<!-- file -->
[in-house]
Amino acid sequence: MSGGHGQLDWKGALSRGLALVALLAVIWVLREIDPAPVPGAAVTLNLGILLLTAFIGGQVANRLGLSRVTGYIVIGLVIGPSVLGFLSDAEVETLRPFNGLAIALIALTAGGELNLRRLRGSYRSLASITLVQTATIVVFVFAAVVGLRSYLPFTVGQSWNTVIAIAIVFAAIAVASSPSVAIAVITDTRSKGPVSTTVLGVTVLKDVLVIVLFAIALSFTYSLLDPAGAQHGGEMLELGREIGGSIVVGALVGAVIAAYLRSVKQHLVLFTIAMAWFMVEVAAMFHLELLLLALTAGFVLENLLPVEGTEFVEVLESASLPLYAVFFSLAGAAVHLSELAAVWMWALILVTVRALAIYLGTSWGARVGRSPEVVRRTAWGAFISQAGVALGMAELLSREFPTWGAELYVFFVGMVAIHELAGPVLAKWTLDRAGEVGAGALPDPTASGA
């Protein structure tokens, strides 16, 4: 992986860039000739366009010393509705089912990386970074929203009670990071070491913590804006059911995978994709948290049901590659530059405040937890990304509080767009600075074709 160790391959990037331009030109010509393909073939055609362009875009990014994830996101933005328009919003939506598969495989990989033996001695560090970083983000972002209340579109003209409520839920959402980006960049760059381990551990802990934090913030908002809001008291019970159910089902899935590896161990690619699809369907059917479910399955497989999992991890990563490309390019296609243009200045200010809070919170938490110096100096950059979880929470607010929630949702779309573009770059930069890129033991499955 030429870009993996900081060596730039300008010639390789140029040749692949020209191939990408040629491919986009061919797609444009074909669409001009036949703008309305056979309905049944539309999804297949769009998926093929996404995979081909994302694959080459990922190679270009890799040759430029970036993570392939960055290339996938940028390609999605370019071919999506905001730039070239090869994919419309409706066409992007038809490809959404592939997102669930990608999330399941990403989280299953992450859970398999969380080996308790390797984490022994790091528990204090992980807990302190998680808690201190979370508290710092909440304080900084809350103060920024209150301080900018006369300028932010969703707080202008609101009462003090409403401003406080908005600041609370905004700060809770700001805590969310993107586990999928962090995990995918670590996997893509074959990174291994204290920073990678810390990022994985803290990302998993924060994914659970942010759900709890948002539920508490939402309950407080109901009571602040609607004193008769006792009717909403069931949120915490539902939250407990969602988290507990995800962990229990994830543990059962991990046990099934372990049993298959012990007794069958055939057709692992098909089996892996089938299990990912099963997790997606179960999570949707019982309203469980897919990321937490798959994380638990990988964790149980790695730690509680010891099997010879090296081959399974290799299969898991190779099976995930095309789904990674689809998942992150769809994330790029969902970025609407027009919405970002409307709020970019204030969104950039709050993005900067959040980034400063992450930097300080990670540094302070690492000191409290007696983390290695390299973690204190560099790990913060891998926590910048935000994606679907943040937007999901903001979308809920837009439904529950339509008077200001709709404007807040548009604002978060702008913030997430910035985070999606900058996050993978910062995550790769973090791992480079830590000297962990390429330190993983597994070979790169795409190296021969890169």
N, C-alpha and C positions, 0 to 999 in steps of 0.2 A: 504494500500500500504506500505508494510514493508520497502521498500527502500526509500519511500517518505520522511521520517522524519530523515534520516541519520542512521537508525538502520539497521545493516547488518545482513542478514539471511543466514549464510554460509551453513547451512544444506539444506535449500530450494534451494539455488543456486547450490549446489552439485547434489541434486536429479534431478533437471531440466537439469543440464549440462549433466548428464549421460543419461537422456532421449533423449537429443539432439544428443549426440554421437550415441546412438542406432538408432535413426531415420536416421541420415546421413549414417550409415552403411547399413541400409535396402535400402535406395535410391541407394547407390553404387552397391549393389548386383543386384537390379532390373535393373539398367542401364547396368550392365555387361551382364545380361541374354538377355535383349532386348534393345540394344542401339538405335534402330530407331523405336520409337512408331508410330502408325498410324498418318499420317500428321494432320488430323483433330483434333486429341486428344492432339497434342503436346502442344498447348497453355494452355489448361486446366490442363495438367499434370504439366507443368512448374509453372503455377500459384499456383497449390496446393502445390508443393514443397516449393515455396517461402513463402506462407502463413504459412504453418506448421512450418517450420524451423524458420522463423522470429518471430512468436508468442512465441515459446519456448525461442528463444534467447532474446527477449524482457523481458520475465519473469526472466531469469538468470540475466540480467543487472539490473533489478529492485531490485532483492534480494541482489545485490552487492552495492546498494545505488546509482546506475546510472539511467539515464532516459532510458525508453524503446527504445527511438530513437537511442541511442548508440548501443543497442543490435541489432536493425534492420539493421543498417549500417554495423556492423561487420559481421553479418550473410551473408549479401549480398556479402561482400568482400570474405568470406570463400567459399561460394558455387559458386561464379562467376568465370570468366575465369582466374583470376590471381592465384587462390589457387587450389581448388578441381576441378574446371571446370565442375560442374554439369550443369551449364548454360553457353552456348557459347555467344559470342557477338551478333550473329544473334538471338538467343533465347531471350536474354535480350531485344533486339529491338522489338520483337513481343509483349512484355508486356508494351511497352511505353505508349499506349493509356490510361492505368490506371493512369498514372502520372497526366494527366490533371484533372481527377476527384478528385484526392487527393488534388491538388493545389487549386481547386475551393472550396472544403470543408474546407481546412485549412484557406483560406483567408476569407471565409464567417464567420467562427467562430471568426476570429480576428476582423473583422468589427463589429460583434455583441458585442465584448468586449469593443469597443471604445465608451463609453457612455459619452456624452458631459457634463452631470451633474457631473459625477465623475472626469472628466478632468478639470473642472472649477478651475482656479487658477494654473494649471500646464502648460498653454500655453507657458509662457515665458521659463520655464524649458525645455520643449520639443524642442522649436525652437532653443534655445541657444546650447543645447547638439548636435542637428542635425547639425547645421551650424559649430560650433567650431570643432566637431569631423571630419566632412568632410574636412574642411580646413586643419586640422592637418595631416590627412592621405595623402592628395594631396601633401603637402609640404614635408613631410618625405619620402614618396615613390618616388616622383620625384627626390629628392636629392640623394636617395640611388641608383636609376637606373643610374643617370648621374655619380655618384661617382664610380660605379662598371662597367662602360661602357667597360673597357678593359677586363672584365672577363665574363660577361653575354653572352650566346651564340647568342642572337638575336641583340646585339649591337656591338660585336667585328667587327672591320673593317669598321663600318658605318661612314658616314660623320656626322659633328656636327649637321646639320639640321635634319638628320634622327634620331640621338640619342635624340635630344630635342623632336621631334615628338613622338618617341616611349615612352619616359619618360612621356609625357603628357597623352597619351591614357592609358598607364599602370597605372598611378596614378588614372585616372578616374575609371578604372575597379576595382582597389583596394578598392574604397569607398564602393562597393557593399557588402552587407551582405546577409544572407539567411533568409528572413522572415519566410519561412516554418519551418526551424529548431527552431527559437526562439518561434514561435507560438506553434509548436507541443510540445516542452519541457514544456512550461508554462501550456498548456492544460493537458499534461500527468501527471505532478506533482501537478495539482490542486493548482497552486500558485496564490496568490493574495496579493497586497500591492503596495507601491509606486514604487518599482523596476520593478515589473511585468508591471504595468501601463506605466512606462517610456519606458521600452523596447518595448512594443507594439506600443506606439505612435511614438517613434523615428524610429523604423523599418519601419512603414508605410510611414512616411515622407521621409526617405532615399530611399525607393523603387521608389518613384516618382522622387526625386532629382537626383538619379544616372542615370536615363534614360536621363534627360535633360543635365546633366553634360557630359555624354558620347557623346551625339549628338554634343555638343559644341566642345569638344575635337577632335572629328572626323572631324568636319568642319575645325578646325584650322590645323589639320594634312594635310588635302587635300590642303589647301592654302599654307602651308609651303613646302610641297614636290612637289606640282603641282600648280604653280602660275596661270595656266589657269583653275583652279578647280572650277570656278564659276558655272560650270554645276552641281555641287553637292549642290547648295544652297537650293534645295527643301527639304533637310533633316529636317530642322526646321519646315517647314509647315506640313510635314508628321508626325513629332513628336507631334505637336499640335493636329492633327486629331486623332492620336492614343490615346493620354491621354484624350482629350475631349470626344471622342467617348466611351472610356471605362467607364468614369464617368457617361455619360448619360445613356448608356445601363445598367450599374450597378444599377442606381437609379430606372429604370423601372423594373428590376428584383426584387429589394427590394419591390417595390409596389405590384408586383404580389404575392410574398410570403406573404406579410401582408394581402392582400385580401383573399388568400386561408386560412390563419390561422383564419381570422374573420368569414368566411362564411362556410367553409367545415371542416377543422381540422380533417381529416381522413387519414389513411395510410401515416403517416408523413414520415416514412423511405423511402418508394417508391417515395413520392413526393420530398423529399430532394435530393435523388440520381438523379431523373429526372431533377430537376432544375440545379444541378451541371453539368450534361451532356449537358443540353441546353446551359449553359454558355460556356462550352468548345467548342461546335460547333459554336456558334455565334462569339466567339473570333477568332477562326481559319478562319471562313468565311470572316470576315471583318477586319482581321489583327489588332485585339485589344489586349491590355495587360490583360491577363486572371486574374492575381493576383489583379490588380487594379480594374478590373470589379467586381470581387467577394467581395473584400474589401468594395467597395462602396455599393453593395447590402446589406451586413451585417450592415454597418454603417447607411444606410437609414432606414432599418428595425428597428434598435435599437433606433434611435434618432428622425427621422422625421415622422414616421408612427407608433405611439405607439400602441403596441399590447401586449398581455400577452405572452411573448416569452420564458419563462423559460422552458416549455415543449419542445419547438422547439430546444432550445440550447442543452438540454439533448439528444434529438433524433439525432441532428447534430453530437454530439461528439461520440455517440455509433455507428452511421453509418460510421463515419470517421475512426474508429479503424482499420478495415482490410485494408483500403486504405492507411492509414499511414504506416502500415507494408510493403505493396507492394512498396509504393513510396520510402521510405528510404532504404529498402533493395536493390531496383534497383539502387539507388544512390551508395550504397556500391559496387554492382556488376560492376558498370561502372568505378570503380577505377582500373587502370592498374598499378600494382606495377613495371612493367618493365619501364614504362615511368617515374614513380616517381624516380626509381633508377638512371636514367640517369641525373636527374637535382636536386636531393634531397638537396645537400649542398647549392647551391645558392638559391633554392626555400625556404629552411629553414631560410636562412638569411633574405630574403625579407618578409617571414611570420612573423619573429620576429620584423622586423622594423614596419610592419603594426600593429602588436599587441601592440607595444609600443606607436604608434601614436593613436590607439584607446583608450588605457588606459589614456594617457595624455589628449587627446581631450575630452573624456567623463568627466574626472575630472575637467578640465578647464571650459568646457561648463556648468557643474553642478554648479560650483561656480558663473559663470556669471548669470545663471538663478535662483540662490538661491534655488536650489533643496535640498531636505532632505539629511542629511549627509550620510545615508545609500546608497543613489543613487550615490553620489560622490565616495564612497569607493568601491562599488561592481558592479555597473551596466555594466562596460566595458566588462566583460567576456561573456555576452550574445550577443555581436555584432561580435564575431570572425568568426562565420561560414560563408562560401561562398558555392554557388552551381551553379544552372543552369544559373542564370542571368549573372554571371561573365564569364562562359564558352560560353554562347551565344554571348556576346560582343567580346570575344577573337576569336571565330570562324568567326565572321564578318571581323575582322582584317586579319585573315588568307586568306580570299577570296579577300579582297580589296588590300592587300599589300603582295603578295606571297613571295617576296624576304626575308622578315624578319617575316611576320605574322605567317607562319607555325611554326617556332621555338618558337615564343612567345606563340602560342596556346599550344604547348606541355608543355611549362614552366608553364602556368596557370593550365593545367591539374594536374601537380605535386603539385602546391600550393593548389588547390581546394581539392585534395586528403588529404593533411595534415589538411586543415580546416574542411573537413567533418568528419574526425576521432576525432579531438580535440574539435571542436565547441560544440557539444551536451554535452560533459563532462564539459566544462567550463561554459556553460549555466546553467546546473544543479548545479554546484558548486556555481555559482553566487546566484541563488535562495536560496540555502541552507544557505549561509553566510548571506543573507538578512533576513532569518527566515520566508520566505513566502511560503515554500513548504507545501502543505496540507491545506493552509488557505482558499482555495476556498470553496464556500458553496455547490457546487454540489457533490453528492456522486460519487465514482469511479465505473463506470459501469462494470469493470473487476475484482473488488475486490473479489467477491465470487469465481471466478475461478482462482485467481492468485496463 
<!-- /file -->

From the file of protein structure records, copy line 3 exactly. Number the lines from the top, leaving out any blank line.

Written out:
């Protein structure tokens, strides 16, 4: 992986860039000739366009010393509705089912990386970074929203009670990071070491913590804006059911995978994709948290049901590659530059405040937890990304509080767009600075074709 160790391959990037331009030109010509393909073939055609362009875009990014994830996101933005328009919003939506598969495989990989033996001695560090970083983000972002209340579109003209409520839920959402980006960049760059381990551990802990934090913030908002809001008291019970159910089902899935590896161990690619699809369907059917479910399955497989999992991890990563490309390019296609243009200045200010809070919170938490110096100096950059979880929470607010929630949702779309573009770059930069890129033991499955 030429870009993996900081060596730039300008010639390789140029040749692949020209191939990408040629491919986009061919797609444009074909669409001009036949703008309305056979309905049944539309999804297949769009998926093929996404995979081909994302694959080459990922190679270009890799040759430029970036993570392939960055290339996938940028390609999605370019071919999506905001730039070239090869994919419309409706066409992007038809490809959404592939997102669930990608999330399941990403989280299953992450859970398999969380080996308790390797984490022994790091528990204090992980807990302190998680808690201190979370508290710092909440304080900084809350103060920024209150301080900018006369300028932010969703707080202008609101009462003090409403401003406080908005600041609370905004700060809770700001805590969310993107586990999928962090995990995918670590996997893509074959990174291994204290920073990678810390990022994985803290990302998993924060994914659970942010759900709890948002539920508490939402309950407080109901009571602040609607004193008769006792009717909403069931949120915490539902939250407990969602988290507990995800962990229990994830543990059962991990046990099934372990049993298959012990007794069958055939057709692992098909089996892996089938299990990912099963997790997606179960999570949707019982309203469980897919990321937490798959994380638990990988964790149980790695730690509680010891099997010879090296081959399974290799299969898991190779099976995930095309789904990674689809998942992150769809994330790029969902970025609407027009919405970002409307709020970019204030969104950039709050993005900067959040980034400063992450930097300080990670540094302070690492000191409290007696983390290695390299973690204190560099790990913060891998926590910048935000994606679907943040937007999901903001979308809920837009439904529950339509008077200001709709404007807040548009604002978060702008913030997430910035985070999606900058996050993978910062995550790769973090791992480079830590000297962990390429330190993983597994070979790169795409190296021969890169």